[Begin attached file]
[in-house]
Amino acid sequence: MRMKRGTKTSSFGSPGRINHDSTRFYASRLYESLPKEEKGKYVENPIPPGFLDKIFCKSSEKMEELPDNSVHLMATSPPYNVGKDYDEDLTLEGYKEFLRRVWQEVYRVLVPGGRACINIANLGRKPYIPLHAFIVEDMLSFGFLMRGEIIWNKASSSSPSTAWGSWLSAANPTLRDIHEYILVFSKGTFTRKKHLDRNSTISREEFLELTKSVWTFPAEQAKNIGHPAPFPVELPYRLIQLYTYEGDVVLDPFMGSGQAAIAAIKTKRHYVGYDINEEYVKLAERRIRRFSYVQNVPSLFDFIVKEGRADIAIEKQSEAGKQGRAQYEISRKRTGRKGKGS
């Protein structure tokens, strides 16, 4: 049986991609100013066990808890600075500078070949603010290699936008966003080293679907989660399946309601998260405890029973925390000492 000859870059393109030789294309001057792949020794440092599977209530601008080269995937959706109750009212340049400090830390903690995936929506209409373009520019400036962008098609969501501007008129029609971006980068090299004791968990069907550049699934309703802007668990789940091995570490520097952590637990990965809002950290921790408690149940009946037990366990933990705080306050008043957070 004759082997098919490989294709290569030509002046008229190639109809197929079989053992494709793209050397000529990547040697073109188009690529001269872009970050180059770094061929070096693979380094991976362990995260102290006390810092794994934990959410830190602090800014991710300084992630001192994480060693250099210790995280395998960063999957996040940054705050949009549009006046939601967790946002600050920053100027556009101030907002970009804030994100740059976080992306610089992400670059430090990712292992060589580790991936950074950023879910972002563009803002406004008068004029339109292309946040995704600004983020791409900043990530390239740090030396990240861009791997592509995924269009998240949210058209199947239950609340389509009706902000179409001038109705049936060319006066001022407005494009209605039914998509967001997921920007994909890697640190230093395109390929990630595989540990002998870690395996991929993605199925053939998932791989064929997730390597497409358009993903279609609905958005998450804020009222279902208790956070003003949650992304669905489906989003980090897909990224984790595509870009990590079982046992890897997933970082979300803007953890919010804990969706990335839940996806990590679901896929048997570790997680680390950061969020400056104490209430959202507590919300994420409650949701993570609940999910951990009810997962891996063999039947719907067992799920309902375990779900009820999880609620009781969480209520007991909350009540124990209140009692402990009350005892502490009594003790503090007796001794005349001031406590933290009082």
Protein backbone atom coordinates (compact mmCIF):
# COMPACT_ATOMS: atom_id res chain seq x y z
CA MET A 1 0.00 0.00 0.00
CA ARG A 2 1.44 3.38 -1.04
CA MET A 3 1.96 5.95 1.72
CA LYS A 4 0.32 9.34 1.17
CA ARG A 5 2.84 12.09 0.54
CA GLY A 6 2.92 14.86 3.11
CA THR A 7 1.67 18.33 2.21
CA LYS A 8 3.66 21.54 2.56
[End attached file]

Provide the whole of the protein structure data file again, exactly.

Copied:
[in-house]
Amino acid sequence: MRMKRGTKTSSFGSPGRINHDSTRFYASRLYESLPKEEKGKYVENPIPPGFLDKIFCKSSEKMEELPDNSVHLMATSPPYNVGKDYDEDLTLEGYKEFLRRVWQEVYRVLVPGGRACINIANLGRKPYIPLHAFIVEDMLSFGFLMRGEIIWNKASSSSPSTAWGSWLSAANPTLRDIHEYILVFSKGTFTRKKHLDRNSTISREEFLELTKSVWTFPAEQAKNIGHPAPFPVELPYRLIQLYTYEGDVVLDPFMGSGQAAIAAIKTKRHYVGYDINEEYVKLAERRIRRFSYVQNVPSLFDFIVKEGRADIAIEKQSEAGKQGRAQYEISRKRTGRKGKGS
């Protein structure tokens, strides 16, 4: 049986991609100013066990808890600075500078070949603010290699936008966003080293679907989660399946309601998260405890029973925390000492 000859870059393109030789294309001057792949020794440092599977209530601008080269995937959706109750009212340049400090830390903690995936929506209409373009520019400036962008098609969501501007008129029609971006980068090299004791968990069907550049699934309703802007668990789940091995570490520097952590637990990965809002950290921790408690149940009946037990366990933990705080306050008043957070 004759082997098919490989294709290569030509002046008229190639109809197929079989053992494709793209050397000529990547040697073109188009690529001269872009970050180059770094061929070096693979380094991976362990995260102290006390810092794994934990959410830190602090800014991710300084992630001192994480060693250099210790995280395998960063999957996040940054705050949009549009006046939601967790946002600050920053100027556009101030907002970009804030994100740059976080992306610089992400670059430090990712292992060589580790991936950074950023879910972002563009803002406004008068004029339109292309946040995704600004983020791409900043990530390239740090030396990240861009791997592509995924269009998240949210058209199947239950609340389509009706902000179409001038109705049936060319006066001022407005494009209605039914998509967001997921920007994909890697640190230093395109390929990630595989540990002998870690395996991929993605199925053939998932791989064929997730390597497409358009993903279609609905958005998450804020009222279902208790956070003003949650992304669905489906989003980090897909990224984790595509870009990590079982046992890897997933970082979300803007953890919010804990969706990335839940996806990590679901896929048997570790997680680390950061969020400056104490209430959202507590919300994420409650949701993570609940999910951990009810997962891996063999039947719907067992799920309902375990779900009820999880609620009781969480209520007991909350009540124990209140009692402990009350005892502490009594003790503090007796001794005349001031406590933290009082």
Protein backbone atom coordinates (compact mmCIF):
# COMPACT_ATOMS: atom_id res chain seq x y z
CA MET A 1 0.00 0.00 0.00
CA ARG A 2 1.44 3.38 -1.04
CA MET A 3 1.96 5.95 1.72
CA LYS A 4 0.32 9.34 1.17
CA ARG A 5 2.84 12.09 0.54
CA GLY A 6 2.92 14.86 3.11
CA THR A 7 1.67 18.33 2.21
CA LYS A 8 3.66 21.54 2.56